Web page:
We're a generation well-schooled in competition, those of us who are Baby Boomers or the cohort born just before the Boom. We learned our ABC's in incredibly crowded classrooms, competed fiercely for places in colleges and for jobs as we entered the work force in the mid-to-late 60's and early 70's. We've had to draw attention to ourselves, speak out and develop a sixth sense regarding how we measure up.
But this innate competitiveness sometimes seeps into areas and times of our lives where it does more harm than good.
I'm as guilty as anyone. I remember attending exercise and behavior modification classes several years ago at a hospital-based program for people whose obesity was putting them at high risk for serious illness and early death. We were all in the same situation and trying hard to get ourselves out of the health danger zone. And yet, I remember going into class and sizing everyone up immediately -- breathing a sigh of relief that I was only the sixth fattest person in the room. And I caught similar appraising glances coming my way.
Once, in a class at the clinic, I glanced briefly at a woman whose appearance initially horrified me: her bottom was so huge, she was too large for even two chairs. Fat and loose skin flopped over her knees and ankles. I felt bad for her. But I also felt a sort of guilty cheer that I might be obese but I wasn't like that! Still, when it came time to speak, I talked about my frustration at hitting a plateau after three months of spectacular weight loss. As the meeting ended, the woman came over to me and put a hand on my shoulder. "Don't be discouraged," she said. "You hit plateaus and then you go on. I started last August and have lost 130 pounds and just look at me. People might think I was just starting. But I'm seeing every single pound lost as a victory. And by stringing together all these little victories, we'll reach our healthy goals. Hang in there!" And she smiled warmly, giving my shoulder a squeeze. I felt both ashamed and encouraged.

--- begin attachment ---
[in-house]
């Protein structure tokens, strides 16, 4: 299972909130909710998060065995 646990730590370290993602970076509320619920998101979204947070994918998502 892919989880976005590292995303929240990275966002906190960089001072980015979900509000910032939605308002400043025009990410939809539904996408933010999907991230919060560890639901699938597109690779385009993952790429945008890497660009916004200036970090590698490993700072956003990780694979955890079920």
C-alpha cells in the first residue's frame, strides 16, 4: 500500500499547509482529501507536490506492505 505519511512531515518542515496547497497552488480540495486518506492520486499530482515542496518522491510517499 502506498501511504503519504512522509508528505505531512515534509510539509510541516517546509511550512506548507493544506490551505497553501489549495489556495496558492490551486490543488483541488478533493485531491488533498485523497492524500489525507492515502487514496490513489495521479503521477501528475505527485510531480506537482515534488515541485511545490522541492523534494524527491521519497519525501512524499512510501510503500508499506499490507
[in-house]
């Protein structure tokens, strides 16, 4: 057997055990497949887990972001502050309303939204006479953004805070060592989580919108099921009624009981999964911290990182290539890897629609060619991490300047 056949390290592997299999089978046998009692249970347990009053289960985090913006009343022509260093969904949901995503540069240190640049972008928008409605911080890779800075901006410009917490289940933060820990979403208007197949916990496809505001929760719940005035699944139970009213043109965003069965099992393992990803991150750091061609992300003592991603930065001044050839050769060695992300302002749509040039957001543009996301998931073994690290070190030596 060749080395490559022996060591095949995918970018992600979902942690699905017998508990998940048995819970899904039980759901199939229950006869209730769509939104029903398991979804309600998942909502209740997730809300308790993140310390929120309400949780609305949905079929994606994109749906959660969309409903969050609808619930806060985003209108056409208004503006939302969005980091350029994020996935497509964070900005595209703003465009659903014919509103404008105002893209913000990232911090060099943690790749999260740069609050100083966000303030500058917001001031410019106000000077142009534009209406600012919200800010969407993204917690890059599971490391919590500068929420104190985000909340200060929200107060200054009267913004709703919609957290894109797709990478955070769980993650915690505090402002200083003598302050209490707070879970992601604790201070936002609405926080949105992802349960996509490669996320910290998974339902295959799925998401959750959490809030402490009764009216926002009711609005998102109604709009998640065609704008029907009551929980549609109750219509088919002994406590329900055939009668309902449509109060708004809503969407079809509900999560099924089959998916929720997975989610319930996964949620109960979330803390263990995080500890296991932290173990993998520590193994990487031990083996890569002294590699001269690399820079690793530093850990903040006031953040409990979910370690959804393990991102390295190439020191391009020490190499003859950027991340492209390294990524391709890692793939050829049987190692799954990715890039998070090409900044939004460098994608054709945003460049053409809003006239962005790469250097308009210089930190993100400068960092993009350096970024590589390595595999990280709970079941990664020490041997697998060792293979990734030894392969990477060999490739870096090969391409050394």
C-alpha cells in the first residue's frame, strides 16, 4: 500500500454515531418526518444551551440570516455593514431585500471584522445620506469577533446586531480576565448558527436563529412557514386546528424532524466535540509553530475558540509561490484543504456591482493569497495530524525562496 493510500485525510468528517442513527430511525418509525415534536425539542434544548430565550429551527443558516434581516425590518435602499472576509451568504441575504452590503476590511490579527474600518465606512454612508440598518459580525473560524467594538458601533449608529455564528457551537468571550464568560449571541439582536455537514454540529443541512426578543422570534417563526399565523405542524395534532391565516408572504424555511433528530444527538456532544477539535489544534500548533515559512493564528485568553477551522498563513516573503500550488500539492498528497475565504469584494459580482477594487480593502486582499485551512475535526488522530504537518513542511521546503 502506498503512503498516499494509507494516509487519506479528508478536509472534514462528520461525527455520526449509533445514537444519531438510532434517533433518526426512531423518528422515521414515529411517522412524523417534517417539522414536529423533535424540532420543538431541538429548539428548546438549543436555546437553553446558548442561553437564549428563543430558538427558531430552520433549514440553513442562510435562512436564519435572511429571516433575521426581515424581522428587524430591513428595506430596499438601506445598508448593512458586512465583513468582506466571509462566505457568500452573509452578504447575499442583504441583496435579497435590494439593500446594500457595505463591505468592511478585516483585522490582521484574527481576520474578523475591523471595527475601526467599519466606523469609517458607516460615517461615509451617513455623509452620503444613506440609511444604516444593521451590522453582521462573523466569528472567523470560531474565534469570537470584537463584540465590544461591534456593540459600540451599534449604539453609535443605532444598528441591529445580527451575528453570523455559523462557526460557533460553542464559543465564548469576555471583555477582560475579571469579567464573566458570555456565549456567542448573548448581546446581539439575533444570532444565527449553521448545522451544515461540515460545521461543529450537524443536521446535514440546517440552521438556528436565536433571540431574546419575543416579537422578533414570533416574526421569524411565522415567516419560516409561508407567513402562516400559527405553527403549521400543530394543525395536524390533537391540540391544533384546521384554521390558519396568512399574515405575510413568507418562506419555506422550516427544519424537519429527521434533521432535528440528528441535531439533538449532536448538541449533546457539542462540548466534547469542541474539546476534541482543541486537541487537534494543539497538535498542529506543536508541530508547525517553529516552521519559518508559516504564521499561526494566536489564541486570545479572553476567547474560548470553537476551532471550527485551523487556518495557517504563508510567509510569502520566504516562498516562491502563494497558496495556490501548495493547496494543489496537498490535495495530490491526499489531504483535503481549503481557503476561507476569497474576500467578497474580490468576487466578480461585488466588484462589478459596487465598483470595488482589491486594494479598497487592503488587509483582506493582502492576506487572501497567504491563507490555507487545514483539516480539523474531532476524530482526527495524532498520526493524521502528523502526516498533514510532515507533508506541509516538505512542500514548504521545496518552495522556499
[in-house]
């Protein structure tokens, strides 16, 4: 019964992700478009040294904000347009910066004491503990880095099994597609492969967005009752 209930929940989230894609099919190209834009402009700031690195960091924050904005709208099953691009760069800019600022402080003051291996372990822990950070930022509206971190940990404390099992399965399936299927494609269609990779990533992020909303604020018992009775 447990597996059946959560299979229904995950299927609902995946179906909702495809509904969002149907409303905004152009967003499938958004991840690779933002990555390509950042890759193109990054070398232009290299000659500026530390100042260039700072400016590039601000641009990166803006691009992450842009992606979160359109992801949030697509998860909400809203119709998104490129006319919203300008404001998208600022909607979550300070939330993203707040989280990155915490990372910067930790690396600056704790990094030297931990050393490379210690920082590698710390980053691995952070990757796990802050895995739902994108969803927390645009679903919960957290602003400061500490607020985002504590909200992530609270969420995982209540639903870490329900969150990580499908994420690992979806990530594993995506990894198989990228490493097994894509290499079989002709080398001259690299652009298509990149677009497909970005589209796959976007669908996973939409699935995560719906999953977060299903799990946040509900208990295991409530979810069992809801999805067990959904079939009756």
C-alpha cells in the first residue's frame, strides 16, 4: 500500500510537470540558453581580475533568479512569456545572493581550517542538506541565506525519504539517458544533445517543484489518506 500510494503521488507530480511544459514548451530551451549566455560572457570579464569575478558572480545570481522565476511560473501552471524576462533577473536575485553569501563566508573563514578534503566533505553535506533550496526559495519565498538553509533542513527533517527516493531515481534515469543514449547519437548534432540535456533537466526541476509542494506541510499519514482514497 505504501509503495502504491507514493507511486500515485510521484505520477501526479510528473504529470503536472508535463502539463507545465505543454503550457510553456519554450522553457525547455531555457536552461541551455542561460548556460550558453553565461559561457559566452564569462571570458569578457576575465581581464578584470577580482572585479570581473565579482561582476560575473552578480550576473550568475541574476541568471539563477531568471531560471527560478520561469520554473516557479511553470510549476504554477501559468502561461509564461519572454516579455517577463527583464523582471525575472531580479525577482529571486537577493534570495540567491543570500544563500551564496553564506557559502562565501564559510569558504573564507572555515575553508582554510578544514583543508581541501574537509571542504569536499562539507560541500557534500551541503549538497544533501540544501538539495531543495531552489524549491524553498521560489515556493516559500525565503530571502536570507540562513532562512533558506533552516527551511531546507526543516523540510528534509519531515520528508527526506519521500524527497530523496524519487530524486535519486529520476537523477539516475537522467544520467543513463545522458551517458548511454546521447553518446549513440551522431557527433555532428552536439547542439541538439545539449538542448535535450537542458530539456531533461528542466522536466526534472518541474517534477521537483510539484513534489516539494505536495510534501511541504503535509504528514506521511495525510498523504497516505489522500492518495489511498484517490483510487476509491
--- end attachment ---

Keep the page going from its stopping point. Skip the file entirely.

I thought I had been cured. But I caught myself recently in the gym watching a woman come in, exquisitely dressed in street clothes, made up and coiffed as if for a party. She got on one of the lighter exercise machines and, with mincing little movements, expended the least amount of energy possible for maybe ten minutes. Then she strutted out, not a hair out of place nor a drop of sweat on her brow, smiling with satisfaction with her workout.
I wondered why this woman even bothered. I looked over at Babbette, our gym's 44-year-old model of fitness, running full-speed at the highest uphill setting on a nearby treadmill. She smiled. And it occurred to me that, as wonderfully athletic as she is, Babbette has never looked down on me as I push my still overweight, elderly self through a workout. Instead, she offers only smiles and words of encouragement. And I felt, once again, ashamed at my own silent snarkiness. Maybe this other woman deserves kudos for just showing up, for wanting to work out. Maybe it's a small, but important, beginning for her. We are all, once again, striving for the same goal: a healthier aging process.
So I'm giving myself a personal challenge: it's time for more compassion and less competitiveness.
It's time to stop the appraisals and comparisons and to start encouraging others at every level. After all, the important thing is taking that first step: showing up, doing what's possible, a little more every day.
It's time to give one another credit for trying, for persisting, for enduring. Whether it's in the gym or dealing with life changes or the indignities of older age, a friendly smile, a word of encouragement, support for a goal shared can mean so much.
At this stage of life, it's time to celebrate our own victories -- both large and small -- and to encourage and celebrate those of others.